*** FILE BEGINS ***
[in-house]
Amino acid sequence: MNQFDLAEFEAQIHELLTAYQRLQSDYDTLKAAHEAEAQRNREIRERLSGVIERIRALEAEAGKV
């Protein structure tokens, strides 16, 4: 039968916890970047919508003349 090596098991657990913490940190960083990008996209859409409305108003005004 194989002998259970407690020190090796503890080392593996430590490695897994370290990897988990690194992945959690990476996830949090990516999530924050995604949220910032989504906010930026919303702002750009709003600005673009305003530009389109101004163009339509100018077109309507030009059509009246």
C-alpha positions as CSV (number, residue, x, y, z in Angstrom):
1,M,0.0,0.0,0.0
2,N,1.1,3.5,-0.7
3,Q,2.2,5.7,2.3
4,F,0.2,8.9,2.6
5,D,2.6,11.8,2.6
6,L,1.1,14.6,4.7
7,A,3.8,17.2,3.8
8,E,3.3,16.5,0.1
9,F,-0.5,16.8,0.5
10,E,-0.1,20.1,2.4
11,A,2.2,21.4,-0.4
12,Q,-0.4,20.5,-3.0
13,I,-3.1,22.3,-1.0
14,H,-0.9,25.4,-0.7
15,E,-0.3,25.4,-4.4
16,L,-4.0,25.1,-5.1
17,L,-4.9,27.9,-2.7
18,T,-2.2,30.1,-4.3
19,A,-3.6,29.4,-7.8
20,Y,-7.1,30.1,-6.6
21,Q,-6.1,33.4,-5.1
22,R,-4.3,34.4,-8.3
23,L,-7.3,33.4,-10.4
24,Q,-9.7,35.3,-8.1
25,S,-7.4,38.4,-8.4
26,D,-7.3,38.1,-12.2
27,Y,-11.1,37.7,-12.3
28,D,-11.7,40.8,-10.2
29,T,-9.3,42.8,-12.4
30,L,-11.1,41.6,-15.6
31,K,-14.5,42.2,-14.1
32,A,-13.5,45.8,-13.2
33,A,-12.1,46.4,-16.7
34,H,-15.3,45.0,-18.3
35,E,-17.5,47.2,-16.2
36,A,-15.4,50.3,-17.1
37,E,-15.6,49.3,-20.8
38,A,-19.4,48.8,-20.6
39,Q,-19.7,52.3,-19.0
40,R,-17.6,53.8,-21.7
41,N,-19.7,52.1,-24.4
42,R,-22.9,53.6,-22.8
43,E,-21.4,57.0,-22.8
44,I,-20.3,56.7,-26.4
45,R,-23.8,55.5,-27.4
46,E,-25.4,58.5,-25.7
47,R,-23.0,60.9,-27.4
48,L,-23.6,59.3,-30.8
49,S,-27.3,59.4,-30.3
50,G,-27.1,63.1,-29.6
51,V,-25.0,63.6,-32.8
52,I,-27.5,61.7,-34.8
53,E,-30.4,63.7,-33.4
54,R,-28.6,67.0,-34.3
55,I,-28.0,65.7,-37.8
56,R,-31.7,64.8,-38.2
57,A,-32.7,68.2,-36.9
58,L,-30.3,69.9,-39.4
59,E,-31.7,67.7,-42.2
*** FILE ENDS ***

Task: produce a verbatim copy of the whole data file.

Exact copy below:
[in-house]
Amino acid sequence: MNQFDLAEFEAQIHELLTAYQRLQSDYDTLKAAHEAEAQRNREIRERLSGVIERIRALEAEAGKV
């Protein structure tokens, strides 16, 4: 039968916890970047919508003349 090596098991657990913490940190960083990008996209859409409305108003005004 194989002998259970407690020190090796503890080392593996430590490695897994370290990897988990690194992945959690990476996830949090990516999530924050995604949220910032989504906010930026919303702002750009709003600005673009305003530009389109101004163009339509100018077109309507030009059509009246």
C-alpha positions as CSV (number, residue, x, y, z in Angstrom):
1,M,0.0,0.0,0.0
2,N,1.1,3.5,-0.7
3,Q,2.2,5.7,2.3
4,F,0.2,8.9,2.6
5,D,2.6,11.8,2.6
6,L,1.1,14.6,4.7
7,A,3.8,17.2,3.8
8,E,3.3,16.5,0.1
9,F,-0.5,16.8,0.5
10,E,-0.1,20.1,2.4
11,A,2.2,21.4,-0.4
12,Q,-0.4,20.5,-3.0
13,I,-3.1,22.3,-1.0
14,H,-0.9,25.4,-0.7
15,E,-0.3,25.4,-4.4
16,L,-4.0,25.1,-5.1
17,L,-4.9,27.9,-2.7
18,T,-2.2,30.1,-4.3
19,A,-3.6,29.4,-7.8
20,Y,-7.1,30.1,-6.6
21,Q,-6.1,33.4,-5.1
22,R,-4.3,34.4,-8.3
23,L,-7.3,33.4,-10.4
24,Q,-9.7,35.3,-8.1
25,S,-7.4,38.4,-8.4
26,D,-7.3,38.1,-12.2
27,Y,-11.1,37.7,-12.3
28,D,-11.7,40.8,-10.2
29,T,-9.3,42.8,-12.4
30,L,-11.1,41.6,-15.6
31,K,-14.5,42.2,-14.1
32,A,-13.5,45.8,-13.2
33,A,-12.1,46.4,-16.7
34,H,-15.3,45.0,-18.3
35,E,-17.5,47.2,-16.2
36,A,-15.4,50.3,-17.1
37,E,-15.6,49.3,-20.8
38,A,-19.4,48.8,-20.6
39,Q,-19.7,52.3,-19.0
40,R,-17.6,53.8,-21.7
41,N,-19.7,52.1,-24.4
42,R,-22.9,53.6,-22.8
43,E,-21.4,57.0,-22.8
44,I,-20.3,56.7,-26.4
45,R,-23.8,55.5,-27.4
46,E,-25.4,58.5,-25.7
47,R,-23.0,60.9,-27.4
48,L,-23.6,59.3,-30.8
49,S,-27.3,59.4,-30.3
50,G,-27.1,63.1,-29.6
51,V,-25.0,63.6,-32.8
52,I,-27.5,61.7,-34.8
53,E,-30.4,63.7,-33.4
54,R,-28.6,67.0,-34.3
55,I,-28.0,65.7,-37.8
56,R,-31.7,64.8,-38.2
57,A,-32.7,68.2,-36.9
58,L,-30.3,69.9,-39.4
59,E,-31.7,67.7,-42.2